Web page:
There is some danger in writing a review of a book one loves too dearly. It’s possible to be so enthused as to find oneself incapable of anything more insightful than “Zowee, this book was super good!” That's a perfectly reasonable reaction, but it makes for a pretty dull blog post. More importantly, it utterly fails to convey what makes the book good and, therefore, is unlikely to convince anyone to give it a go. And let’s be honest, that’s what this is really about: I want you to read the books I review and then come back and tell me how right I was. Librarians are a shallow and insecure breed.
Nao Brown, the main character of Glyn Dillon’s Nao of Brown, is no stranger to insecurity, though hers is of a more profound variety. Throughout the graphic novel she is a terribly unforgiving judge of her own thoughts and impulses. This can be a tiresome and alienating trait in a character, but Nao comes off as incredibly relatable and sympathetic. A lot of the credit for that goes to Dillon’s art. His subtle watercolors capture emotions and facial expressions with a disarming accuracy. At the same time, Nao’s quite aware of her propensity for self-excoriation and throughout the book she strives for some sort of mental equilibrium. It’s always easier to root for a character who’s trying to do right by themselves, even if their efforts aren’t terribly successful. All of Dillon’s characters have their flaws laid bare, but always in a spirit of honest acceptance rather than judgment. I never felt more connection to Nao’s friend and boss Steve than when he relates to her the disastrous aftermath of a failed date. The appeal is not in watching Steve be humiliated but in watching him make peace with that humiliation and accept it as part of what shapes him.
Backing up a bit, I should mention that Nao’s psychological issues go beyond garden variety insecurity. She suffers from Purely Obsessional OCD, which means she gets trapped in loops of obsessive thought but doesn’t progress from there to the physical compulsions one generally associates with OCD (handwashing, touching light switches, etc). I didn’t mention it upfront because one of Dillon’s achievements here is the extent to which he writes Nao as a fully-fledged character, not simply a case study of a mental illness. Her obsessions, which manifest as mental images of herself doing violence to those around her, followed by crippling anxiety over the possibility that she might act on those thoughts, certainly do play a part in the plot, but they don’t define the book any more than they define Nao herself.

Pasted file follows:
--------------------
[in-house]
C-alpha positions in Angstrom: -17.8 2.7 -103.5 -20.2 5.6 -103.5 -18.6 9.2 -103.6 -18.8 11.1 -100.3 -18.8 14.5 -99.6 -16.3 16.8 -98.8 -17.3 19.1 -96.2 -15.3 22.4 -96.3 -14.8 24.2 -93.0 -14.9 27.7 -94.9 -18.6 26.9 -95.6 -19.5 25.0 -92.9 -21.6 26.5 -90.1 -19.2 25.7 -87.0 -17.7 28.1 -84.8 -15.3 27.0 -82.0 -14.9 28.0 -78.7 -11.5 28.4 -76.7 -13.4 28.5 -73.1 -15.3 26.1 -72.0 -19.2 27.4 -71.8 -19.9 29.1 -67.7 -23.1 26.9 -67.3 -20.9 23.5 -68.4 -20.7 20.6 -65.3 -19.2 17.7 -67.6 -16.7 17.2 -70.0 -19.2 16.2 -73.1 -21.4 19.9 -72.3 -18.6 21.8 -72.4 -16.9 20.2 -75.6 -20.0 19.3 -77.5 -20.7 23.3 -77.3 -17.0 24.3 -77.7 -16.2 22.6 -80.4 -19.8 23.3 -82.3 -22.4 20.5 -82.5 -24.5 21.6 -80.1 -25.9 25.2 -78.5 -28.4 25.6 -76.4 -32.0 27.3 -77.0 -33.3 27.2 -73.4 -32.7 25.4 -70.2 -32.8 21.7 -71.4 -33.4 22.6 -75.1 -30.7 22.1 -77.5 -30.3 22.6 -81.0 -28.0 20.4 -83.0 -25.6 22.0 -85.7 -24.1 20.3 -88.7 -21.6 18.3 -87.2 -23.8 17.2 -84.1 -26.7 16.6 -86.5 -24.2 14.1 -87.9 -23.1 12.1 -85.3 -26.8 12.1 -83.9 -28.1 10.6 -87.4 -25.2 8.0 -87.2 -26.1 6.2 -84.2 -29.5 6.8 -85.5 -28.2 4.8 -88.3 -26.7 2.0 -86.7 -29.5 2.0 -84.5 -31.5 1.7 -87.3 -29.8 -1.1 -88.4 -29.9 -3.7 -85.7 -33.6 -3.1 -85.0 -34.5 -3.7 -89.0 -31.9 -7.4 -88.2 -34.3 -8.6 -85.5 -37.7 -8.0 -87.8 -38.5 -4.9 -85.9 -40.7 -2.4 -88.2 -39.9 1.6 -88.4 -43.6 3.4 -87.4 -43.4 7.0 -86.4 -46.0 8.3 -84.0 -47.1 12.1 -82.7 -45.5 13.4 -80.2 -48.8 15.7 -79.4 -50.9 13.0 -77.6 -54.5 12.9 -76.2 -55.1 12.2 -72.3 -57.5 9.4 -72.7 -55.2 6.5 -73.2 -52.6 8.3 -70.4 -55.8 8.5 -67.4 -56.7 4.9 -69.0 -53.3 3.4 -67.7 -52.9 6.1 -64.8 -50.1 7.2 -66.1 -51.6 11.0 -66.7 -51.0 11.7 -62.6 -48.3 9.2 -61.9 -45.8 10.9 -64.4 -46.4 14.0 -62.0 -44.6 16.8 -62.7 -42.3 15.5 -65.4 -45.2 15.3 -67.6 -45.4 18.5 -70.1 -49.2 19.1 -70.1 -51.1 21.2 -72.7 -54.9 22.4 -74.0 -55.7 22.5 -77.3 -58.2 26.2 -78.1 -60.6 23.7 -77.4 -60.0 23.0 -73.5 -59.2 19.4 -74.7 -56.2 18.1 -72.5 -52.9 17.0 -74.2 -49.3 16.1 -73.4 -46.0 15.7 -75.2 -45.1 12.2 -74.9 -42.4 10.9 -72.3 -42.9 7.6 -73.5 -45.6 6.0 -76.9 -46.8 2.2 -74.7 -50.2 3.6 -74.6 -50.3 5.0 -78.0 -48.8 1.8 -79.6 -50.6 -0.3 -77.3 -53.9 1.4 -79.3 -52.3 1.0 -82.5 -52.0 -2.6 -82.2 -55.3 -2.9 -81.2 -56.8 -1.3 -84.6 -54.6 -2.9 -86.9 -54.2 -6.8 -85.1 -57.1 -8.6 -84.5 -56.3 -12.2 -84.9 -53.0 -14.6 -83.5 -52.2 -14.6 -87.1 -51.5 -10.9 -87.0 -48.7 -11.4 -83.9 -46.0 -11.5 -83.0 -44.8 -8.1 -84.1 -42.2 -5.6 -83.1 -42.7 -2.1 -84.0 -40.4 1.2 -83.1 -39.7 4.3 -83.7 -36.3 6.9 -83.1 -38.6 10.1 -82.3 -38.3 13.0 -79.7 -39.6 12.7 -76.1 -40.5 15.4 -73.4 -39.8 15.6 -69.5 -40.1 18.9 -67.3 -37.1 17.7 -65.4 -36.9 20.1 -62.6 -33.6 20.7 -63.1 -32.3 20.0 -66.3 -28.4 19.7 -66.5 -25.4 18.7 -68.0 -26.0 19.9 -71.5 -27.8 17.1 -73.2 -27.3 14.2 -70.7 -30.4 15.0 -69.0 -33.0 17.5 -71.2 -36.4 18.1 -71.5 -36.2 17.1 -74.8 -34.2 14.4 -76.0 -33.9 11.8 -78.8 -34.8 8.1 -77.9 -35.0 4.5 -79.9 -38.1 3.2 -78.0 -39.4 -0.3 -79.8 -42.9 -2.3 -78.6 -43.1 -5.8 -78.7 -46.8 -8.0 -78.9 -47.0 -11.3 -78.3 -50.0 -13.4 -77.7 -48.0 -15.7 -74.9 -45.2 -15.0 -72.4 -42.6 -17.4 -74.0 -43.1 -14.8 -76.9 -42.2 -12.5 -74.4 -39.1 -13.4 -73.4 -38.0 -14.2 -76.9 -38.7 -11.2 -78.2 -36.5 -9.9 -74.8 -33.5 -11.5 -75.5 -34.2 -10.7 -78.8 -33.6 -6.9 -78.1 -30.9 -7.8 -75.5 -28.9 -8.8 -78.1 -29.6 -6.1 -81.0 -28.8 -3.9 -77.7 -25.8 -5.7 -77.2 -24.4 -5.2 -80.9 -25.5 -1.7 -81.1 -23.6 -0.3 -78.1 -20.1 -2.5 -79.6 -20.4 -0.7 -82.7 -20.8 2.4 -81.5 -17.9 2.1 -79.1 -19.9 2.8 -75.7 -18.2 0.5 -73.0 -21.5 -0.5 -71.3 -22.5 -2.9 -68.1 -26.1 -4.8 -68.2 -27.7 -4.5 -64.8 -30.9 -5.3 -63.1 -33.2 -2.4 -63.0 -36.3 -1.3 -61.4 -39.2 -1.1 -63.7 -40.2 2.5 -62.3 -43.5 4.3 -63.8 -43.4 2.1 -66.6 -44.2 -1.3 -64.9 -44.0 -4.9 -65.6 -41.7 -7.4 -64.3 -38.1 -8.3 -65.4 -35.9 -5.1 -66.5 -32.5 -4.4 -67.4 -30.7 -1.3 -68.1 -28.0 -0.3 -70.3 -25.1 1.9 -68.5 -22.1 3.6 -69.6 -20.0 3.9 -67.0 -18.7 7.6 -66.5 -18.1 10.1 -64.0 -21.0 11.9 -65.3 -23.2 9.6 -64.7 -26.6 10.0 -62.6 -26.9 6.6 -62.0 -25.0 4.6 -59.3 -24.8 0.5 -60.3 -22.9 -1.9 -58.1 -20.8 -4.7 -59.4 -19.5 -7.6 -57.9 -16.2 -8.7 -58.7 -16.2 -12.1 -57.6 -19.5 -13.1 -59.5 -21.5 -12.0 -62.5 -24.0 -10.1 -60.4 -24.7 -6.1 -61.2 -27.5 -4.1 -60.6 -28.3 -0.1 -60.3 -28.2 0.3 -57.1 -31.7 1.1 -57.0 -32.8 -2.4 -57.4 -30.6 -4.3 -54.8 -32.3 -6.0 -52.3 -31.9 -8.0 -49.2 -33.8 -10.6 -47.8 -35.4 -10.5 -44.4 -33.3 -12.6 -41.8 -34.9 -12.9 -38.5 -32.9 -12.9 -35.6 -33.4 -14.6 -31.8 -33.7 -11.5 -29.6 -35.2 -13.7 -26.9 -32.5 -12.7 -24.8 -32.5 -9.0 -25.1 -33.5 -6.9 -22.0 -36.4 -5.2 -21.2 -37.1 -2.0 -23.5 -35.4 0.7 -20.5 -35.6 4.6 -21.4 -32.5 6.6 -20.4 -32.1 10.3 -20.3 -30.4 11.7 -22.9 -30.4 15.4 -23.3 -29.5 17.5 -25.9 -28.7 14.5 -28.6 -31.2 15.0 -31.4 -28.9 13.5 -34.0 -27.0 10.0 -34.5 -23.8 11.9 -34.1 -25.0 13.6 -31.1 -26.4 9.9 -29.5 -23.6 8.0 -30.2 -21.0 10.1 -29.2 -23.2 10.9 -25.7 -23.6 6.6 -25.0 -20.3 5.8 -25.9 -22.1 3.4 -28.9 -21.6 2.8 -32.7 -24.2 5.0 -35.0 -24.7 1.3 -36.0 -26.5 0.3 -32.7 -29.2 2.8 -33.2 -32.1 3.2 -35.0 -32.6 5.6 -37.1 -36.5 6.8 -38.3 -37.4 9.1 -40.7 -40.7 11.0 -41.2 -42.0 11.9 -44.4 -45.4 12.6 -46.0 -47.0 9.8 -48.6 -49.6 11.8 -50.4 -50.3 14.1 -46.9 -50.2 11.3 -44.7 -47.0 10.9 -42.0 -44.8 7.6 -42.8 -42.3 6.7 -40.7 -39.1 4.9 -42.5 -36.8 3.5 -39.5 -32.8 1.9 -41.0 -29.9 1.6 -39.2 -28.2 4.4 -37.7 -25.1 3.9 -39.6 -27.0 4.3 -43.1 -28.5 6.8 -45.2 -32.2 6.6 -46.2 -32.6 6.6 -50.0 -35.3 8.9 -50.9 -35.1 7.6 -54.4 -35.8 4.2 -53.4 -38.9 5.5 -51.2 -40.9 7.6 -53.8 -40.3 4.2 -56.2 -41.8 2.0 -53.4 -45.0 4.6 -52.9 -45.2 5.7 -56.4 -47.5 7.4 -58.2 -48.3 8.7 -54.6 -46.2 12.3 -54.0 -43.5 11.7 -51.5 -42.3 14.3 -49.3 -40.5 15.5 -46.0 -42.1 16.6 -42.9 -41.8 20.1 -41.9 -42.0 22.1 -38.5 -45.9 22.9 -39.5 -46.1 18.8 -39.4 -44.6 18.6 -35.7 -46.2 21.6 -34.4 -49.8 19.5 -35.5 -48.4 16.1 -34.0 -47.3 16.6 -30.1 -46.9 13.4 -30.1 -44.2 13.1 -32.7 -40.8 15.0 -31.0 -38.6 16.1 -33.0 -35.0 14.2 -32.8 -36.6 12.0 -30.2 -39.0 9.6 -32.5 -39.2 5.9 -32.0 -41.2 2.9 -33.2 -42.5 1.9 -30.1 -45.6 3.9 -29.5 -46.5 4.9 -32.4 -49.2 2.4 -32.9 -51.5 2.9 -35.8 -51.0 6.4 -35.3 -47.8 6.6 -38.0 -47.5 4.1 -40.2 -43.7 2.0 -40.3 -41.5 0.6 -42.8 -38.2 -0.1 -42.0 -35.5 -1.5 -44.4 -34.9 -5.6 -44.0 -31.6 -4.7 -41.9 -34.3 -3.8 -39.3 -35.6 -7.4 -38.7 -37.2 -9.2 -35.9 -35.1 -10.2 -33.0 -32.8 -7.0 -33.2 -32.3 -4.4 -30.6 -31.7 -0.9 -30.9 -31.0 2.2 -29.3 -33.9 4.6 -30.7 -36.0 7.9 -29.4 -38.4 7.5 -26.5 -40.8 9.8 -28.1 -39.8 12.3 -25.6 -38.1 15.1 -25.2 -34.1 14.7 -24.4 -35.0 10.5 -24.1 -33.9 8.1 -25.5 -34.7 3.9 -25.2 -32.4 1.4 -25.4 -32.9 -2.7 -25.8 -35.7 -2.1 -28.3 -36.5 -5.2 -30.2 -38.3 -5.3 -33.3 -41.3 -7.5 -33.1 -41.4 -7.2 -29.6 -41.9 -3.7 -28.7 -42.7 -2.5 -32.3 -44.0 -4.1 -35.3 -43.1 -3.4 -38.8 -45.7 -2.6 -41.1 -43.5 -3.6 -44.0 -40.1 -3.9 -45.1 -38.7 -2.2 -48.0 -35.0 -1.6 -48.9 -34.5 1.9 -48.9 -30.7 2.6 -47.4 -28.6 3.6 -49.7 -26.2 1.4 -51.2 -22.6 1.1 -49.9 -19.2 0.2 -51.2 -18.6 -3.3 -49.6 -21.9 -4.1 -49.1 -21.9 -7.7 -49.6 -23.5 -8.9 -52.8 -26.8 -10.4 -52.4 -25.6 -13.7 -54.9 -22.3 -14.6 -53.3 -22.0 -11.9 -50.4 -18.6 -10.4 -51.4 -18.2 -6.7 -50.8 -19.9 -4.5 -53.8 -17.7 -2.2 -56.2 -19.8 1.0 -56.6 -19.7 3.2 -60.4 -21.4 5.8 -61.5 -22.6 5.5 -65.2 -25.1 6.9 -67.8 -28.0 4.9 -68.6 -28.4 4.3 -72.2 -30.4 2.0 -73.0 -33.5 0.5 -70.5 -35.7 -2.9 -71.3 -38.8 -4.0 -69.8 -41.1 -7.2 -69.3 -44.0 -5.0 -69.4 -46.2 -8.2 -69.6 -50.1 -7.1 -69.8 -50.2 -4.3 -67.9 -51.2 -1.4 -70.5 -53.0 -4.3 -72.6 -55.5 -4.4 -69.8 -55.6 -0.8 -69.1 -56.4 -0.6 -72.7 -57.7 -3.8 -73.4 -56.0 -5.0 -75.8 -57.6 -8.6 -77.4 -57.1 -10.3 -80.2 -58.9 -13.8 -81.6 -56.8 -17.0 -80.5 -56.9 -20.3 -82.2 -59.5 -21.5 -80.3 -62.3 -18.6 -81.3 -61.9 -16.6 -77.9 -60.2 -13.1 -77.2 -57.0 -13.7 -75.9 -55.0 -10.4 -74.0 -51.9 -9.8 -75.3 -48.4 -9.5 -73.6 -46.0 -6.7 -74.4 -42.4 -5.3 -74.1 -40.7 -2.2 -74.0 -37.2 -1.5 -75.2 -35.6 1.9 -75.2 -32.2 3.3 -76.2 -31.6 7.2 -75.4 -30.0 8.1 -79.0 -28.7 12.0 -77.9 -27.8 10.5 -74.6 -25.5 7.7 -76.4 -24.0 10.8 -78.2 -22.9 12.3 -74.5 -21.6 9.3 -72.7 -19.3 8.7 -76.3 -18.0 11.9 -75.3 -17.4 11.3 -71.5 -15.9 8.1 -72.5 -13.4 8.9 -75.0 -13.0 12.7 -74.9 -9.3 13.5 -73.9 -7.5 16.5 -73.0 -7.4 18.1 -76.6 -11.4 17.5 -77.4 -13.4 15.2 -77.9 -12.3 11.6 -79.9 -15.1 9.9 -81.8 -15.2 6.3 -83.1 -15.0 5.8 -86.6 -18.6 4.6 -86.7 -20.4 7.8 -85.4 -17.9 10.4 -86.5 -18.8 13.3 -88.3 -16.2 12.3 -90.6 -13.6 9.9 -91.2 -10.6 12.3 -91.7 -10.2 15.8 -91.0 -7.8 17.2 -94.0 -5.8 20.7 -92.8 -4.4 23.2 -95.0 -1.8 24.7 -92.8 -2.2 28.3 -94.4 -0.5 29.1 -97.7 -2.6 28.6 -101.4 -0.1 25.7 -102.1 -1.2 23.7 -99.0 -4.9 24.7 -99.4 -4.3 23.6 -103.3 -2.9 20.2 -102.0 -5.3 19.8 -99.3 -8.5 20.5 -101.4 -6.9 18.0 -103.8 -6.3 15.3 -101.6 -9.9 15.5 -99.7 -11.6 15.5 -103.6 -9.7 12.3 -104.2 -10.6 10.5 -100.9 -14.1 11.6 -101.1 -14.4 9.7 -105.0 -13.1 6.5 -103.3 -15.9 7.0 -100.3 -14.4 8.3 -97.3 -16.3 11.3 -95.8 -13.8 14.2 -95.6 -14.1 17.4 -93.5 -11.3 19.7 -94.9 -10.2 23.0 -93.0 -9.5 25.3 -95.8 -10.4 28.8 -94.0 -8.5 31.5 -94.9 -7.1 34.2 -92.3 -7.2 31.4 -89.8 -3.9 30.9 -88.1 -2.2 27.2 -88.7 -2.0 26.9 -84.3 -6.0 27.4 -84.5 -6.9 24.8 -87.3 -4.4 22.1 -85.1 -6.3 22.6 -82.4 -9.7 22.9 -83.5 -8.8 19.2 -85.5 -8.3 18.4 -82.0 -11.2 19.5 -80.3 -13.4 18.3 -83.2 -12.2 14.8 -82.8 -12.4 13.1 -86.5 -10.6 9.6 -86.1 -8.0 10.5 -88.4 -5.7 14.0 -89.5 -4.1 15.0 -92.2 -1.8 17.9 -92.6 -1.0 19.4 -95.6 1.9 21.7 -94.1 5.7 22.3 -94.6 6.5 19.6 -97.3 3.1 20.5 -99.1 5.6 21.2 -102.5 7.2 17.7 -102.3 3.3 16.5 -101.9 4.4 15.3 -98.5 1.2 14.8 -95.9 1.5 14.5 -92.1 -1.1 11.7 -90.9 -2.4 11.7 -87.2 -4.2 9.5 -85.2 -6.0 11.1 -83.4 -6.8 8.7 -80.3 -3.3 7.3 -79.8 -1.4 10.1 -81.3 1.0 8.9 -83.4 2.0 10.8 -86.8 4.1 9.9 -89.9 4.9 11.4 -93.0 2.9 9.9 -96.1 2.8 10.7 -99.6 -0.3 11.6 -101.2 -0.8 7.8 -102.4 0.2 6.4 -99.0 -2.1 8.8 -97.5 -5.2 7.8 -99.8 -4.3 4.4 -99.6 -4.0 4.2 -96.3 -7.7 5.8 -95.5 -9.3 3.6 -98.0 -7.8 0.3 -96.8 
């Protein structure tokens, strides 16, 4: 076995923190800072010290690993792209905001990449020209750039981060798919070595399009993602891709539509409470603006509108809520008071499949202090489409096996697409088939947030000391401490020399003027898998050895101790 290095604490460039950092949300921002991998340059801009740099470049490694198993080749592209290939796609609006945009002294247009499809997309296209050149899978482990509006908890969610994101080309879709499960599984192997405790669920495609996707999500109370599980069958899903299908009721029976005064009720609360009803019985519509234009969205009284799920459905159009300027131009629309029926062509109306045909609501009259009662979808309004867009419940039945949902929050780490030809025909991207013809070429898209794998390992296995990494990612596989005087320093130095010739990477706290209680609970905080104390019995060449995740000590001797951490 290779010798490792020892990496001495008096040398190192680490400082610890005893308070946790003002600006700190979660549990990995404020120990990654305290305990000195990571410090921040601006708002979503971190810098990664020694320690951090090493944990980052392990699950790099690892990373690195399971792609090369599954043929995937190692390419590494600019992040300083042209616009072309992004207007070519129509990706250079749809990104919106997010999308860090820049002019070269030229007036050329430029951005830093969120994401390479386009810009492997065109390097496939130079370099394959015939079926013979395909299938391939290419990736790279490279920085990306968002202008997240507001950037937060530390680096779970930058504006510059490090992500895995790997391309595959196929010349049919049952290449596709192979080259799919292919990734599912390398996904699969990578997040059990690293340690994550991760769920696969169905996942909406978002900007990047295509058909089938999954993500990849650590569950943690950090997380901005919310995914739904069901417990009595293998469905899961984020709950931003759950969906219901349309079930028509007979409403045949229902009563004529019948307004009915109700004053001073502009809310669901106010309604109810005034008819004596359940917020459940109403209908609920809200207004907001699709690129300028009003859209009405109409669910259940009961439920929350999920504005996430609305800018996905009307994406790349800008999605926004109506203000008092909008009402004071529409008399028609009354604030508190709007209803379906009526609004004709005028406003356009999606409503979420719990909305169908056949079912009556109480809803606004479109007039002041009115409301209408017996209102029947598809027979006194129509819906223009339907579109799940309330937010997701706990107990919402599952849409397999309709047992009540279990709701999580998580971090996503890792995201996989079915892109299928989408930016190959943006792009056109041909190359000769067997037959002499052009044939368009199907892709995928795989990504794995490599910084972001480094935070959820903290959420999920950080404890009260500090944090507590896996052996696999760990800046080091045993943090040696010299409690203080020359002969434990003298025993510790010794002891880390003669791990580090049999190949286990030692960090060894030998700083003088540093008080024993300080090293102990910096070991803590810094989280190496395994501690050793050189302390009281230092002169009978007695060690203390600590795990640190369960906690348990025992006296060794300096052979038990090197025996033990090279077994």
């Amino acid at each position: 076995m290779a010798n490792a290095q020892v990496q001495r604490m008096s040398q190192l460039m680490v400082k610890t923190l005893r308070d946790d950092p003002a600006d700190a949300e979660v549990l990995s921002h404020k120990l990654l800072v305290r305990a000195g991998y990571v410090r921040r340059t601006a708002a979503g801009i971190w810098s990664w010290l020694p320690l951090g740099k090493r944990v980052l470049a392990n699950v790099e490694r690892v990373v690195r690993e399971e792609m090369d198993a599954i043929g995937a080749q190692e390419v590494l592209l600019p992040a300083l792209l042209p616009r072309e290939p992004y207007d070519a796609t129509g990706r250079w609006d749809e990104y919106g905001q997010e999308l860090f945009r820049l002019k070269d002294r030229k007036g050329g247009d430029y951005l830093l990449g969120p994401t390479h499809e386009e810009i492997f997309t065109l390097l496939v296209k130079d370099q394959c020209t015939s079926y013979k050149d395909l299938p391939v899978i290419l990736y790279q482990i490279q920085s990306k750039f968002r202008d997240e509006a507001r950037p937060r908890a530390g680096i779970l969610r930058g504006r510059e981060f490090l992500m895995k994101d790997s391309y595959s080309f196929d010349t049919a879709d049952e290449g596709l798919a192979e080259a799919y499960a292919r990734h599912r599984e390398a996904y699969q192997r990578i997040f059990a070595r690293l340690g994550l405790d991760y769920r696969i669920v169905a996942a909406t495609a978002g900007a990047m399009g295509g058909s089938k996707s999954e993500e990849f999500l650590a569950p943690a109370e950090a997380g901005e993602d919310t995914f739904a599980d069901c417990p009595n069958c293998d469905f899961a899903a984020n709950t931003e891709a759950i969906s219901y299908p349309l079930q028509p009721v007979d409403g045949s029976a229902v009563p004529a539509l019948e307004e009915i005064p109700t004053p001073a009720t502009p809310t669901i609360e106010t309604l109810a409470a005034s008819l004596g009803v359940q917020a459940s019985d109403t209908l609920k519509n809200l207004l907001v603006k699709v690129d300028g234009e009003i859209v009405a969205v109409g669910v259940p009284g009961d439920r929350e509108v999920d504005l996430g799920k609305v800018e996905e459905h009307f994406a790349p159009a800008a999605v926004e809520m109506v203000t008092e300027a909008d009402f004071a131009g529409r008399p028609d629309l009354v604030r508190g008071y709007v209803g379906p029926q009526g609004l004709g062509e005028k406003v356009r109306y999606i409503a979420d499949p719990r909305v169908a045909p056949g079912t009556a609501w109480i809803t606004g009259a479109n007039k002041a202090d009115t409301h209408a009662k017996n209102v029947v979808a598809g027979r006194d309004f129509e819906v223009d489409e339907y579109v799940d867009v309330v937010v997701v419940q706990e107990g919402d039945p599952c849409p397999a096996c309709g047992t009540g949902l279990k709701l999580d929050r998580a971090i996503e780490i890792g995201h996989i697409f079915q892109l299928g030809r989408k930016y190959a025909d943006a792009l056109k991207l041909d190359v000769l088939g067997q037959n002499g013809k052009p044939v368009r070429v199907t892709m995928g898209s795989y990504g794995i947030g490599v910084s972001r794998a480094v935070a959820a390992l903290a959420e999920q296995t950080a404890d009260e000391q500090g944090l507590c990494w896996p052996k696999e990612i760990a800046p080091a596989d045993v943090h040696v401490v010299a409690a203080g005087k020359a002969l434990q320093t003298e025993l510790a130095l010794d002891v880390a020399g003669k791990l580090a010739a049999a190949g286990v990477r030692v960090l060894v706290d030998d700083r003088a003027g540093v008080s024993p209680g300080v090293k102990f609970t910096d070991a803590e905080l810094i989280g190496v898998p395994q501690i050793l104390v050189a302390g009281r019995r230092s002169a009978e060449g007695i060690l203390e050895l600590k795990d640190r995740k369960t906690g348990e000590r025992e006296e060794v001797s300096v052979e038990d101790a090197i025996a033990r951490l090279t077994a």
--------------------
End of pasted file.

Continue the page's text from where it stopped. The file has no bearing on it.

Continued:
The main narrative arc of the book details Nao’s romance with Greg, a drunken washing machine repairman with surprisingly broad reading tastes. On their first date, Greg drinks too much and voices several incorrect and offensive assumptions about Nao’s Japanese ancestry. Some mutual fascination gets the pair over that initial hurdle and it’s soon apparent that while their relationship is sure to be challenging, it has a lot to offer both participants. They need only abandon false pride, past pain, and personal insecurities in order to let themselves interact freely in the present.
If that all sounds a bit high-minded and spiritual, that’s because the book has a strong thread of Buddhist teaching. Nao looks to the local Buddhist center and its members as a source of calm inspiration. However, Dillon is careful to show that, despite Nao’s reverence, these men of faith are no more pure or infallible than the rest of the cast.
Comic books, grounded as they are in superheroes and other genre stories, often exist in a world of absolute good and absolute evil. The incorruptibility of Superman and Lex Luthor’s fundamental selfishness are part of a grand tradition of myth and storytelling and are often just what I want to read about. But I’m also grateful for graphic novels such as The Nao of Brown that exist in a nuanced world of gray-shaded relativism. While Superman reflects human nature in broad strokes of brightly colored ink, Nao Brown’s carefully studied and finely textured watercolors capture the essence of a single character. She may not speak to everyone, but she left a clear stamp on me.
~ Andrew, Adult Services